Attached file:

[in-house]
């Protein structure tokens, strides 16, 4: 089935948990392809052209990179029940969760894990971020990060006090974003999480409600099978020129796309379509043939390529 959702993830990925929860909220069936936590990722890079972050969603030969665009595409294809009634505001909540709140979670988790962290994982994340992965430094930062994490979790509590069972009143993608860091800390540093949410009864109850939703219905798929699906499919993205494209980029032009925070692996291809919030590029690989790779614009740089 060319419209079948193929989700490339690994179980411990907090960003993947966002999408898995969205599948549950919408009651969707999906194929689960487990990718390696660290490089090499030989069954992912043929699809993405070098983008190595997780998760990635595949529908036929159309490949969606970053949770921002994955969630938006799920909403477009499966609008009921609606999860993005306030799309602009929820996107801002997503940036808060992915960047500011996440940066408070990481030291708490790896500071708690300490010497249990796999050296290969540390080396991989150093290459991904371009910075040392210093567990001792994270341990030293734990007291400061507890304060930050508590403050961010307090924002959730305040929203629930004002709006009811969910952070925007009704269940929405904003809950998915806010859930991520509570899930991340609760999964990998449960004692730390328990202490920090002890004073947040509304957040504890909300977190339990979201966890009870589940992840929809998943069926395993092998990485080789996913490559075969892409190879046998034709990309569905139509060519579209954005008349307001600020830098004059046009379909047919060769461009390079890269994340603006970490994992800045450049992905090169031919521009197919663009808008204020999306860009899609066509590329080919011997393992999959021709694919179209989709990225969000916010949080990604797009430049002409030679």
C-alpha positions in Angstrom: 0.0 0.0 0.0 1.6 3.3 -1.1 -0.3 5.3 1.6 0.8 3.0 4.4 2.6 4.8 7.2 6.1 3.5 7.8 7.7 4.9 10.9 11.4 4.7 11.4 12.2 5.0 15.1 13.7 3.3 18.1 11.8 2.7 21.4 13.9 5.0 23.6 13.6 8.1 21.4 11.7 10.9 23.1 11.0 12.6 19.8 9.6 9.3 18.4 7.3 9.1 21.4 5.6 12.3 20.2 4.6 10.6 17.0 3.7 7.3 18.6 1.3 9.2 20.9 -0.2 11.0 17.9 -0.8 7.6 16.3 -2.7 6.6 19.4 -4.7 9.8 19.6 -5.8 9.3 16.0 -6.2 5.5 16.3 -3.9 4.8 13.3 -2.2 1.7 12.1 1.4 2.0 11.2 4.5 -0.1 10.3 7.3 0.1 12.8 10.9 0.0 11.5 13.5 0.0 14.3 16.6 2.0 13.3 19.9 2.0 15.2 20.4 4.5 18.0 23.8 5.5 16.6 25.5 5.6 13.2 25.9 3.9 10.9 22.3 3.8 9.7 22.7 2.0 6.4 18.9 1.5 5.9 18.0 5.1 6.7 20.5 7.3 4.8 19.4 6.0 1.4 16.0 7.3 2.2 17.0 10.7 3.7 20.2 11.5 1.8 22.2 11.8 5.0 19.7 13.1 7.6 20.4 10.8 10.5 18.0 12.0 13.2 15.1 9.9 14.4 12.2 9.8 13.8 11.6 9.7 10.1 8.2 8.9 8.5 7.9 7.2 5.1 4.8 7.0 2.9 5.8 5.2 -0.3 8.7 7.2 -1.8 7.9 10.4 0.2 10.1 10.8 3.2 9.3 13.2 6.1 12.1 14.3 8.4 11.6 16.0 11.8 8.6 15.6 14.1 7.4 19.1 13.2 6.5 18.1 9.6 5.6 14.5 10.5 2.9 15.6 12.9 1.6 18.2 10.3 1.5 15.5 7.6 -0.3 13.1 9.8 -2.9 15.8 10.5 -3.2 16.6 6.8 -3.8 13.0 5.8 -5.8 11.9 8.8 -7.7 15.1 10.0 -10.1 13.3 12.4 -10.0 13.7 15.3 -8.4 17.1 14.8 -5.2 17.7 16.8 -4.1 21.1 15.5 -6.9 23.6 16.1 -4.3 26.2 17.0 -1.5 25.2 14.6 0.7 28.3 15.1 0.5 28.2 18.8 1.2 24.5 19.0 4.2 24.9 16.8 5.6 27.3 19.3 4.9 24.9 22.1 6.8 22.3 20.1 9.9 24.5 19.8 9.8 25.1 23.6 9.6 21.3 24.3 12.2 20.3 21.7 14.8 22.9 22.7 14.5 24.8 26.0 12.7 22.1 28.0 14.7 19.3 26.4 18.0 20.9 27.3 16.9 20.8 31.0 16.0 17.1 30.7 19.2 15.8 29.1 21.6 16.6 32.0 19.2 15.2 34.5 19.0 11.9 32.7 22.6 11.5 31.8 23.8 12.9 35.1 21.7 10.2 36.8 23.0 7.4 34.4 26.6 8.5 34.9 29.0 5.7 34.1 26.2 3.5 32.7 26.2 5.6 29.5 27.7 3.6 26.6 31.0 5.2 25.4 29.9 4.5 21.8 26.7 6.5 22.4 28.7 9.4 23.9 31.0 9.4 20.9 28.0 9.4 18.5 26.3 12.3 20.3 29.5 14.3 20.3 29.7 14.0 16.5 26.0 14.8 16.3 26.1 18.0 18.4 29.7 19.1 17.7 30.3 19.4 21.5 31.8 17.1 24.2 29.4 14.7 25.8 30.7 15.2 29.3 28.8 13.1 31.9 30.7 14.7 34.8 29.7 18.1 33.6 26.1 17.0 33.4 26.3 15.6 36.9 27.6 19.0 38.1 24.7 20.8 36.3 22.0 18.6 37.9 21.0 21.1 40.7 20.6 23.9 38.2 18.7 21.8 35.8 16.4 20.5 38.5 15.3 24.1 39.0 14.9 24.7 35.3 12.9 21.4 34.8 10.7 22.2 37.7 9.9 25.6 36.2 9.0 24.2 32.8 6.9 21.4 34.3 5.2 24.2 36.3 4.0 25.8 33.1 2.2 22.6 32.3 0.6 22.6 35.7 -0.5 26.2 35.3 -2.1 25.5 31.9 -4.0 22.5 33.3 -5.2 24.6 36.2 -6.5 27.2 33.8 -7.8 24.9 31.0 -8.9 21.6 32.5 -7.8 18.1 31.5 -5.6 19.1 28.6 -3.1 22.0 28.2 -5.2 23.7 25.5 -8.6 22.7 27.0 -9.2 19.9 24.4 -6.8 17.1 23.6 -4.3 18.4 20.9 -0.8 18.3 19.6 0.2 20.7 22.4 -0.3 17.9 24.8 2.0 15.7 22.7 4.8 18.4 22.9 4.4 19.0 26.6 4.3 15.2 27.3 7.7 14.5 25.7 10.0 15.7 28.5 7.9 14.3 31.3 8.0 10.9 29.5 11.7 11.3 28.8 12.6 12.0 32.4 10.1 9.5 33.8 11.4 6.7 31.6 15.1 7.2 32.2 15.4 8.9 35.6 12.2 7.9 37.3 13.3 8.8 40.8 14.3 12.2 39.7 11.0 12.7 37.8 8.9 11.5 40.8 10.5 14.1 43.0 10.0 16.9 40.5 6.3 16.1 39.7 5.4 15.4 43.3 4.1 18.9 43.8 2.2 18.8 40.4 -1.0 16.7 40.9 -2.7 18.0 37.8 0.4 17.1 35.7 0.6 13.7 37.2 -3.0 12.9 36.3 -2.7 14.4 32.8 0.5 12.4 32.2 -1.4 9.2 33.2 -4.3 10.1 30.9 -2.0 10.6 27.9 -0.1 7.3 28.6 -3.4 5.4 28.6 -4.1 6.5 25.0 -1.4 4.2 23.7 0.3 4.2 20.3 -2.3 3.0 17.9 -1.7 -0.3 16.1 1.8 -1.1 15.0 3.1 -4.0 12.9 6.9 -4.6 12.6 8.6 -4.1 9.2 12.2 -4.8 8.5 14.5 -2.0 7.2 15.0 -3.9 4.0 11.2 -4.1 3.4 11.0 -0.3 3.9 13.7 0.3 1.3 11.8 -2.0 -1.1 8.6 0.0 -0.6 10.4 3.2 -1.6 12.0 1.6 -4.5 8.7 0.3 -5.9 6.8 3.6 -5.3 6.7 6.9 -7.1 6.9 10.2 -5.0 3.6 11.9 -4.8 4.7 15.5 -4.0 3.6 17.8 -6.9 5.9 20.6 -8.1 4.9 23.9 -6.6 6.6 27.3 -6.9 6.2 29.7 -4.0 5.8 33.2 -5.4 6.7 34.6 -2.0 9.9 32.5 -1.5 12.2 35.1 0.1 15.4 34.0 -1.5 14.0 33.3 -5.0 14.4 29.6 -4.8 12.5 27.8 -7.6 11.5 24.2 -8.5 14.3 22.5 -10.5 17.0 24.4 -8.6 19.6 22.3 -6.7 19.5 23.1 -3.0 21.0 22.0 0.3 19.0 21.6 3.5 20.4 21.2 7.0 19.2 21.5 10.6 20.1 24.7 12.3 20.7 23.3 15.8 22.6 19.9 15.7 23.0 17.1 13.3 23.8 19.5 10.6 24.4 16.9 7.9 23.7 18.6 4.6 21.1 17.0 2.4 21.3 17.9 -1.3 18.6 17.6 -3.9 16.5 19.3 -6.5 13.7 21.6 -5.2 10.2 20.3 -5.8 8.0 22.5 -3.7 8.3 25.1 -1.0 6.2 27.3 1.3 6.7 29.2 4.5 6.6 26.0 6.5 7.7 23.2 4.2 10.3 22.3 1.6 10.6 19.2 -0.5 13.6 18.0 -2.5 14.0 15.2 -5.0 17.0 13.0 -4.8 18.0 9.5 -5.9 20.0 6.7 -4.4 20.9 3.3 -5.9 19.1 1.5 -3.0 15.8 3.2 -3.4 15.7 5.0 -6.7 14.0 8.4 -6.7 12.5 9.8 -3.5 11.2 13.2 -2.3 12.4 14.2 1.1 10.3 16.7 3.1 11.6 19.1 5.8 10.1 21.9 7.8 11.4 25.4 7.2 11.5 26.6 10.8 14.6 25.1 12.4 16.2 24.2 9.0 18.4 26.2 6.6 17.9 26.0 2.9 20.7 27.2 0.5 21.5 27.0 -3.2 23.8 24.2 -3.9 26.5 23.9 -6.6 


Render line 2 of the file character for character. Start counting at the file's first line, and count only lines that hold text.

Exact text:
């Protein structure tokens, strides 16, 4: 089935948990392809052209990179029940969760894990971020990060006090974003999480409600099978020129796309379509043939390529 959702993830990925929860909220069936936590990722890079972050969603030969665009595409294809009634505001909540709140979670988790962290994982994340992965430094930062994490979790509590069972009143993608860091800390540093949410009864109850939703219905798929699906499919993205494209980029032009925070692996291809919030590029690989790779614009740089 060319419209079948193929989700490339690994179980411990907090960003993947966002999408898995969205599948549950919408009651969707999906194929689960487990990718390696660290490089090499030989069954992912043929699809993405070098983008190595997780998760990635595949529908036929159309490949969606970053949770921002994955969630938006799920909403477009499966609008009921609606999860993005306030799309602009929820996107801002997503940036808060992915960047500011996440940066408070990481030291708490790896500071708690300490010497249990796999050296290969540390080396991989150093290459991904371009910075040392210093567990001792994270341990030293734990007291400061507890304060930050508590403050961010307090924002959730305040929203629930004002709006009811969910952070925007009704269940929405904003809950998915806010859930991520509570899930991340609760999964990998449960004692730390328990202490920090002890004073947040509304957040504890909300977190339990979201966890009870589940992840929809998943069926395993092998990485080789996913490559075969892409190879046998034709990309569905139509060519579209954005008349307001600020830098004059046009379909047919060769461009390079890269994340603006970490994992800045450049992905090169031919521009197919663009808008204020999306860009899609066509590329080919011997393992999959021709694919179209989709990225969000916010949080990604797009430049002409030679």